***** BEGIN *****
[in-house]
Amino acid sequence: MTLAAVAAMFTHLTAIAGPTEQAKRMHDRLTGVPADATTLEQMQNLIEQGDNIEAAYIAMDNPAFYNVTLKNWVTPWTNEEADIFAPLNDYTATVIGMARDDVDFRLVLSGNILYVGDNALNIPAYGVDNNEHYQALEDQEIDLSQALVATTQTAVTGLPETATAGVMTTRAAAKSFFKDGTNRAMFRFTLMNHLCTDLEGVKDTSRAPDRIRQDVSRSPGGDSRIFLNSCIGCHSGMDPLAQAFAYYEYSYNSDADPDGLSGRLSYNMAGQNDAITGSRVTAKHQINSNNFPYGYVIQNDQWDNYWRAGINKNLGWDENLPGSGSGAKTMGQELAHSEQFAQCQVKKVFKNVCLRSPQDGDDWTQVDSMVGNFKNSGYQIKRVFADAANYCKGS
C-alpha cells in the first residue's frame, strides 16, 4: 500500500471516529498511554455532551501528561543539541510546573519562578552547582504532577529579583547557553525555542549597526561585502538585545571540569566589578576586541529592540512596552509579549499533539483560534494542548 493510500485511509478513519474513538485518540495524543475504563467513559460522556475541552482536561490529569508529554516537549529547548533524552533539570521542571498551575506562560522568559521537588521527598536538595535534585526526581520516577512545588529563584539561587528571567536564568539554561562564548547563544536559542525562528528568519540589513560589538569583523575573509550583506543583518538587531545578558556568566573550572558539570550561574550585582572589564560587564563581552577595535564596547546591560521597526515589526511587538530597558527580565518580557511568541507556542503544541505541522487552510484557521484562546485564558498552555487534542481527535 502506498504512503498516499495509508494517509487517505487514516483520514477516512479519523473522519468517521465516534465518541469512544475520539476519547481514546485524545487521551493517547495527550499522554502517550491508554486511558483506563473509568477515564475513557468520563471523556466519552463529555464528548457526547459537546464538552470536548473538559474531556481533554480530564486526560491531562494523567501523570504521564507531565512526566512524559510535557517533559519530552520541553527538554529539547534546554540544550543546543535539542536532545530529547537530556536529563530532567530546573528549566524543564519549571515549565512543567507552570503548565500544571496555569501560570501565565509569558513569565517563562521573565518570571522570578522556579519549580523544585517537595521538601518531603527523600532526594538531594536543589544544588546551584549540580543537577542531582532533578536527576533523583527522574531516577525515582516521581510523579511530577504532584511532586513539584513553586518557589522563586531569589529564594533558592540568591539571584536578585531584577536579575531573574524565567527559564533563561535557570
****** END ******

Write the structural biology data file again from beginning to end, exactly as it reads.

[in-house]
Amino acid sequence: MTLAAVAAMFTHLTAIAGPTEQAKRMHDRLTGVPADATTLEQMQNLIEQGDNIEAAYIAMDNPAFYNVTLKNWVTPWTNEEADIFAPLNDYTATVIGMARDDVDFRLVLSGNILYVGDNALNIPAYGVDNNEHYQALEDQEIDLSQALVATTQTAVTGLPETATAGVMTTRAAAKSFFKDGTNRAMFRFTLMNHLCTDLEGVKDTSRAPDRIRQDVSRSPGGDSRIFLNSCIGCHSGMDPLAQAFAYYEYSYNSDADPDGLSGRLSYNMAGQNDAITGSRVTAKHQINSNNFPYGYVIQNDQWDNYWRAGINKNLGWDENLPGSGSGAKTMGQELAHSEQFAQCQVKKVFKNVCLRSPQDGDDWTQVDSMVGNFKNSGYQIKRVFADAANYCKGS
C-alpha cells in the first residue's frame, strides 16, 4: 500500500471516529498511554455532551501528561543539541510546573519562578552547582504532577529579583547557553525555542549597526561585502538585545571540569566589578576586541529592540512596552509579549499533539483560534494542548 493510500485511509478513519474513538485518540495524543475504563467513559460522556475541552482536561490529569508529554516537549529547548533524552533539570521542571498551575506562560522568559521537588521527598536538595535534585526526581520516577512545588529563584539561587528571567536564568539554561562564548547563544536559542525562528528568519540589513560589538569583523575573509550583506543583518538587531545578558556568566573550572558539570550561574550585582572589564560587564563581552577595535564596547546591560521597526515589526511587538530597558527580565518580557511568541507556542503544541505541522487552510484557521484562546485564558498552555487534542481527535 502506498504512503498516499495509508494517509487517505487514516483520514477516512479519523473522519468517521465516534465518541469512544475520539476519547481514546485524545487521551493517547495527550499522554502517550491508554486511558483506563473509568477515564475513557468520563471523556466519552463529555464528548457526547459537546464538552470536548473538559474531556481533554480530564486526560491531562494523567501523570504521564507531565512526566512524559510535557517533559519530552520541553527538554529539547534546554540544550543546543535539542536532545530529547537530556536529563530532567530546573528549566524543564519549571515549565512543567507552570503548565500544571496555569501560570501565565509569558513569565517563562521573565518570571522570578522556579519549580523544585517537595521538601518531603527523600532526594538531594536543589544544588546551584549540580543537577542531582532533578536527576533523583527522574531516577525515582516521581510523579511530577504532584511532586513539584513553586518557589522563586531569589529564594533558592540568591539571584536578585531584577536579575531573574524565567527559564533563561535557570